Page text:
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I would like to have both Eclipse and Netbeans (with JUnit) installed on one system, so I can be somewhat familiar with both.

Besides GUI development (see "Using both Eclipse and Netbeans"), are there any other issues with using both IDEs on the same system, or even the same project?

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5 Answers 5

We regularly use both Netbeans and Eclipse. We switch back and forth, between Vista, WinXP, and multiple versions of Fedora of the 32- and 64-bit variety, with no problems. Keeping the project files in version control makes keeping them in sync much easier. We even keep the launch files in the project directory as well. I posted a answer to another multiple IDEs question that describes what our project directory looks like.

Basically, I agree with Bill the Lizard about there being no issues, but disagree about the seamless nature and keeping the project files separate. The only thing we have to do is make sure that we update the build classpath in each project if a new library is added because Netbeans and Eclipse use different files to describe the classpath.

Using the IDE version control system integrations helps to encourage keeping the projects up to date for everyone else.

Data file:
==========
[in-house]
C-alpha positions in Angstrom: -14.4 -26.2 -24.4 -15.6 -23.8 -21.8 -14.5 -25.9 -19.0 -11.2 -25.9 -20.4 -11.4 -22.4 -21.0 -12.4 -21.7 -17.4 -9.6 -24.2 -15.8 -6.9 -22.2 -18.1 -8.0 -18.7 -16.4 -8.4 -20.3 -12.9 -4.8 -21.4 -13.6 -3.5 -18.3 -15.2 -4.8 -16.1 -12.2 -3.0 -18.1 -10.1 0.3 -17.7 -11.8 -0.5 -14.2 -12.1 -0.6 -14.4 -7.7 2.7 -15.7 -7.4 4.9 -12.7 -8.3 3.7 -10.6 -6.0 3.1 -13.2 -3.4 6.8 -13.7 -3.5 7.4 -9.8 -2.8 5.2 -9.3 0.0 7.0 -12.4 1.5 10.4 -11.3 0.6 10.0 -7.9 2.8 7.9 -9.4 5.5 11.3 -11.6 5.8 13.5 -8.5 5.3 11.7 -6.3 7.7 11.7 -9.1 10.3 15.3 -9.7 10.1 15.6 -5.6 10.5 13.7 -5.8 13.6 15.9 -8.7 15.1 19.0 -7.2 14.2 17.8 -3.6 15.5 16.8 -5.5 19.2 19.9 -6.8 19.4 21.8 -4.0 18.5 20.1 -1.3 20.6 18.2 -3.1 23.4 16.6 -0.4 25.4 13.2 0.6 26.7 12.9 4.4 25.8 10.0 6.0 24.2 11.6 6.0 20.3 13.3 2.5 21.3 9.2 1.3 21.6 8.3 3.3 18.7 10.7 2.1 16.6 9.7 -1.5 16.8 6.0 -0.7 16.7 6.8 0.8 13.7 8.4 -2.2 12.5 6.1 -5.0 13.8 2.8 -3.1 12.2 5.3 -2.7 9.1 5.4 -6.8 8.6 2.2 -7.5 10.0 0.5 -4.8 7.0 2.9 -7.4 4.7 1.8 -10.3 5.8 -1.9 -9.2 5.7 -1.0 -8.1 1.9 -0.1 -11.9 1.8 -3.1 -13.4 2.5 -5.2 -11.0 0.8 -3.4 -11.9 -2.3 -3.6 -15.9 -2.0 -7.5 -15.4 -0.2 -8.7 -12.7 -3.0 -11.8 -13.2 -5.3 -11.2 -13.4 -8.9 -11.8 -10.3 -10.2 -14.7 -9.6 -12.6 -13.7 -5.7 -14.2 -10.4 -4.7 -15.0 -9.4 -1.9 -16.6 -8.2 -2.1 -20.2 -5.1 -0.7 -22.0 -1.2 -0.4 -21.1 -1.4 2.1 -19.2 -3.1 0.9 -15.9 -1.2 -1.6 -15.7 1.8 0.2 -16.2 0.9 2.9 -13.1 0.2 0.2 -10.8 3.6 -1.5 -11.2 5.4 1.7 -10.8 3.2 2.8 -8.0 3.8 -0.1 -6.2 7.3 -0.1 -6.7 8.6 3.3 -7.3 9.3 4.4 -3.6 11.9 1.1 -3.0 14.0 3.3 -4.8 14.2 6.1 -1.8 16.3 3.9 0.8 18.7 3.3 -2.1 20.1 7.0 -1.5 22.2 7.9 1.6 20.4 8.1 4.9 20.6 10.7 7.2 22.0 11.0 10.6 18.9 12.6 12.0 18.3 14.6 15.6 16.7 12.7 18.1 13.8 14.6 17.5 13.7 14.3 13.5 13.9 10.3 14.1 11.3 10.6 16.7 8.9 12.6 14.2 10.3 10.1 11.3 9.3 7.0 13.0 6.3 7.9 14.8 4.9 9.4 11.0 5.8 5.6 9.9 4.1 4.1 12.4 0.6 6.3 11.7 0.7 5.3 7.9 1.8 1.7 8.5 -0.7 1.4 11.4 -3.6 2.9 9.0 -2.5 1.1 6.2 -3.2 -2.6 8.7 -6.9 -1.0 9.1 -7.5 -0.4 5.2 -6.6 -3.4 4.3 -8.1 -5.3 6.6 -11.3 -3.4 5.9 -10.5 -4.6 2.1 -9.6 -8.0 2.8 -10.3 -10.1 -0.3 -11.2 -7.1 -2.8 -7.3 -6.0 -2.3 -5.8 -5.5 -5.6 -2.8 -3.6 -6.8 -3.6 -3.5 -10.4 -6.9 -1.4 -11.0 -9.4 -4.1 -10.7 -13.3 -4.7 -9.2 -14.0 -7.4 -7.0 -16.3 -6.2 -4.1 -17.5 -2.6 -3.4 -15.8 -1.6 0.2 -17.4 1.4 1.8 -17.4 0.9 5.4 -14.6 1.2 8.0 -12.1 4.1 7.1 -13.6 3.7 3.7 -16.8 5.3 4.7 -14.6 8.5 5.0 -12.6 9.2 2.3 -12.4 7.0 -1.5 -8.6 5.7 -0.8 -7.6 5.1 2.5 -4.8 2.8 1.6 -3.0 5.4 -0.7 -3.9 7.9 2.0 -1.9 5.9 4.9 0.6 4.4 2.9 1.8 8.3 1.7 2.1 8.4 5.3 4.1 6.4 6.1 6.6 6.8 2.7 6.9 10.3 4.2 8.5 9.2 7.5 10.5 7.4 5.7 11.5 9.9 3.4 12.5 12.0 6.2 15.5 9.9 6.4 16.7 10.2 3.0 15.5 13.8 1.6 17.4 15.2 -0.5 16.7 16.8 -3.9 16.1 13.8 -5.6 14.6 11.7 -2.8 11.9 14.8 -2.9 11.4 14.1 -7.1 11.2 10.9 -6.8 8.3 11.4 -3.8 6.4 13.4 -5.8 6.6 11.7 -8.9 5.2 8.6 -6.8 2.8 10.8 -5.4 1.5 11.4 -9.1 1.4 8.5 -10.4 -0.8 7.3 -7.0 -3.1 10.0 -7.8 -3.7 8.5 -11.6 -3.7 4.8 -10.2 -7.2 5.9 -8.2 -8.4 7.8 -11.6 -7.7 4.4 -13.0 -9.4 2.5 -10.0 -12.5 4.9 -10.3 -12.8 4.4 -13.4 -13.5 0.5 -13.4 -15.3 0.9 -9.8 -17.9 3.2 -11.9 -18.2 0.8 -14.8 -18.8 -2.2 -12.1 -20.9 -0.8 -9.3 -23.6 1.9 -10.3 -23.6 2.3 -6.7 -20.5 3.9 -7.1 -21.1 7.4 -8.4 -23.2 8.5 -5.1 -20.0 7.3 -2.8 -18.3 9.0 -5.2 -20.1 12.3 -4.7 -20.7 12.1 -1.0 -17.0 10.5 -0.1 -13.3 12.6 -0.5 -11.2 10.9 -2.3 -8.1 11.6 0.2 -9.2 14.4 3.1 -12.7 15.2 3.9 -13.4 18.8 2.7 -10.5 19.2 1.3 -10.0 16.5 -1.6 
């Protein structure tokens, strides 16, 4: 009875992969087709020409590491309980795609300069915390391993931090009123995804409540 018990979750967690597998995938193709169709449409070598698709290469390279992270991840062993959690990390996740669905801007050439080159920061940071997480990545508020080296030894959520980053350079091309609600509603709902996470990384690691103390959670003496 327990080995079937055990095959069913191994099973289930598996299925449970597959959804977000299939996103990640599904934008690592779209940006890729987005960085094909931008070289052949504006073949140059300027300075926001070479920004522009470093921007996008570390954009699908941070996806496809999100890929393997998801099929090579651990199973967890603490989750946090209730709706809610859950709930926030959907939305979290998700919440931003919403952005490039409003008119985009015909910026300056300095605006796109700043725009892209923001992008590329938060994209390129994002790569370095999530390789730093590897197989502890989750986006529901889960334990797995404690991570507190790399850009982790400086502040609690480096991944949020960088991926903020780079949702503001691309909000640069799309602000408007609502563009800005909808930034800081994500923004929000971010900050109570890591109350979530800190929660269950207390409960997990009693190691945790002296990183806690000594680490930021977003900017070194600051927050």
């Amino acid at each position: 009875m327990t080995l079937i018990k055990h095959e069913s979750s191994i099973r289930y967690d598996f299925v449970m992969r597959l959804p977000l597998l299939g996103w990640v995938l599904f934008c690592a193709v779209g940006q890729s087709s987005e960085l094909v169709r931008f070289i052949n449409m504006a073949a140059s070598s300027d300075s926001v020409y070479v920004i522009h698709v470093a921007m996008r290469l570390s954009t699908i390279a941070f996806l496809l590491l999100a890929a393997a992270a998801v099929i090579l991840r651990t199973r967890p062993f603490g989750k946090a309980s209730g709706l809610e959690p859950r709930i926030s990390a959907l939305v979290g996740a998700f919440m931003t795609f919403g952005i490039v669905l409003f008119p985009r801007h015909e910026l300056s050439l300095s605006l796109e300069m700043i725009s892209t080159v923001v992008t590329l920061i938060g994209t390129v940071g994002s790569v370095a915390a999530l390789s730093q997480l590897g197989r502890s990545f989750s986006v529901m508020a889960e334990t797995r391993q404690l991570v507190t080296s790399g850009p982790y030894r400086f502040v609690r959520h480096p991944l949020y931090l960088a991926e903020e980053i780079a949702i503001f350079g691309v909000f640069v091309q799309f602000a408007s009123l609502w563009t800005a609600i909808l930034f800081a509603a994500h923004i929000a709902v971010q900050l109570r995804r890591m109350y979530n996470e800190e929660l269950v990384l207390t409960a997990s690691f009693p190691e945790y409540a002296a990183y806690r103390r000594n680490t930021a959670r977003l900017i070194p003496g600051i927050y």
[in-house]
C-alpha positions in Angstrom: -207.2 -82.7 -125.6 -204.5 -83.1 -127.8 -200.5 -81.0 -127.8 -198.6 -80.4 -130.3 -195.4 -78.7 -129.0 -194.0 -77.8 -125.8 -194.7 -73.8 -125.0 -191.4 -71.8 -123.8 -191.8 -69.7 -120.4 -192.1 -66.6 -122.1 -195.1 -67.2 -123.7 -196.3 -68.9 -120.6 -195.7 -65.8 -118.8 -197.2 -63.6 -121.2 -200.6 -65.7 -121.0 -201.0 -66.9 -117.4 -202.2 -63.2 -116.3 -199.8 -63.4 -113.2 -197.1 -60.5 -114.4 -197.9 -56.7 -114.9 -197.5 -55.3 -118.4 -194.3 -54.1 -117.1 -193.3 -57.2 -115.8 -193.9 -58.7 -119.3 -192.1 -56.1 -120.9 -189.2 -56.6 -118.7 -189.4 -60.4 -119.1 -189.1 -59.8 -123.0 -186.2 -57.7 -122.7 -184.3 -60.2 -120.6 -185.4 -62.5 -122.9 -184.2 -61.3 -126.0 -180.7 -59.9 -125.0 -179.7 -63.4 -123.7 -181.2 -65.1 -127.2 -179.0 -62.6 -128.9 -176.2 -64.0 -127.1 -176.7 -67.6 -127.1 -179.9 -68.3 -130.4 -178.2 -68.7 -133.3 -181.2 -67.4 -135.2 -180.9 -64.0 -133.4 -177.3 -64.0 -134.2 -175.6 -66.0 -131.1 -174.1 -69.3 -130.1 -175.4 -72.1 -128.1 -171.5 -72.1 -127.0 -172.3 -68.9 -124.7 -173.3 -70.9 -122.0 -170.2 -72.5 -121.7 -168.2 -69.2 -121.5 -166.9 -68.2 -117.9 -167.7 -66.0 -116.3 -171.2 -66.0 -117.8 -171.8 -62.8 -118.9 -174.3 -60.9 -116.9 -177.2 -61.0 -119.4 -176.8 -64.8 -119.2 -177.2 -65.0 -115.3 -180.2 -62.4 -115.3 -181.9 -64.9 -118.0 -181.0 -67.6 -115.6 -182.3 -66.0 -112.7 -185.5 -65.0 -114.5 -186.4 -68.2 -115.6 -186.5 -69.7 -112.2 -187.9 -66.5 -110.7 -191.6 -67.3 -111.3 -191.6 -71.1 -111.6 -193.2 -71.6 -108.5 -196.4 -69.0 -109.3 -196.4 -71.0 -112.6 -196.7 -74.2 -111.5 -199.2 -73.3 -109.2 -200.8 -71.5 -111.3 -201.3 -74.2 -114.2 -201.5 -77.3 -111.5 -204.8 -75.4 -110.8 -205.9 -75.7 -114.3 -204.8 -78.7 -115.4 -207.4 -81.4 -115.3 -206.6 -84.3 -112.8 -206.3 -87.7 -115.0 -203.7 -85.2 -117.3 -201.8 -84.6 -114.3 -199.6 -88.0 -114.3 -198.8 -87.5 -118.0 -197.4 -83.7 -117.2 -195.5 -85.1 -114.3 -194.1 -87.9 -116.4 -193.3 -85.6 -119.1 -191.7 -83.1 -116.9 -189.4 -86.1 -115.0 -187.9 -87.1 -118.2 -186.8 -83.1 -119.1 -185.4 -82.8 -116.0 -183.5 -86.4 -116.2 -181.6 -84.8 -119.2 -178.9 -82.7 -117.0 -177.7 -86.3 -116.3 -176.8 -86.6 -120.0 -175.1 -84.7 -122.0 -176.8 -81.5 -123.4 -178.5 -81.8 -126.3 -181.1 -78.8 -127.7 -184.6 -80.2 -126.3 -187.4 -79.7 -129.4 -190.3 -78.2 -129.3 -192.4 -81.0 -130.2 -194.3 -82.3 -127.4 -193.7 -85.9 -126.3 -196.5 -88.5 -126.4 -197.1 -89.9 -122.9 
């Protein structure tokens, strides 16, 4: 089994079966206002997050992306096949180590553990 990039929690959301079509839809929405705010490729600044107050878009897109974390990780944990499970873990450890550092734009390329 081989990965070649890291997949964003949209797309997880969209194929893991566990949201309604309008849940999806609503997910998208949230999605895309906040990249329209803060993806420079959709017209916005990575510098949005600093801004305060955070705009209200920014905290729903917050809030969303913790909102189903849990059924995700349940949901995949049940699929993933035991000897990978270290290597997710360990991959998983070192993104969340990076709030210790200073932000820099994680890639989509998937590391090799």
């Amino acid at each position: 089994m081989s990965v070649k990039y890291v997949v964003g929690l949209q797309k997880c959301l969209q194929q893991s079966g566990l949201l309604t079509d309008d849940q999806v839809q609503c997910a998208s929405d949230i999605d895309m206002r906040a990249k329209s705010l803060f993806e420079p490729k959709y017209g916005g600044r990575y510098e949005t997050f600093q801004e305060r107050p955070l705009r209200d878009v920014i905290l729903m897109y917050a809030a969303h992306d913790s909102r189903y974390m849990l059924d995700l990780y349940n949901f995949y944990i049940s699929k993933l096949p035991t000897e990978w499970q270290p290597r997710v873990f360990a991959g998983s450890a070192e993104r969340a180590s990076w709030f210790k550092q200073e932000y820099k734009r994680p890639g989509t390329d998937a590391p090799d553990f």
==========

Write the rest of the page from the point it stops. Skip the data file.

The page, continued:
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One thing that makes developing single project in NetBeans and Eclipse is using maven to keep dependencies together. Maven will generate IDE specific files that contain all classpath information, buildpaths etc.

Maven has pretty steep learning curve, but it is worth learning.

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There are no issues at all with having them on the same system. However, each have their own project specific files, so using them on the same project isn't seamless. This is made a lot easier if you're using source control and keep your (non-source code) project files separate.

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Maven is a very good way to keep both IDEs in sync (as suggested). In my experience though, you have to create an Ant build for any given project for the sake of developers not using IDEs. Since NetBeans's build system is based on Ant, it's pretty trivial to just base the entire NetBeans project off of that base build system. A little bit of tweaking in the project.xml ensures that the editor classpath is kept in sync with the Ant build classpath.

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You can use maven standalone as well. So what is the point of the ant build? (By the way: there are actually people not using an IDE? :-} ) –  hstoerr Jan 12 '09 at 8:15

Netbeans 6.5 has an improved Eclipse project import which is supposed to sync changes from Netbeans back to Eclipse: http://wiki.netbeans.org/NewAndNoteWorthyNB65#section-NewAndNoteWorthyNB65-EclipseProjectImportAndSynchronization

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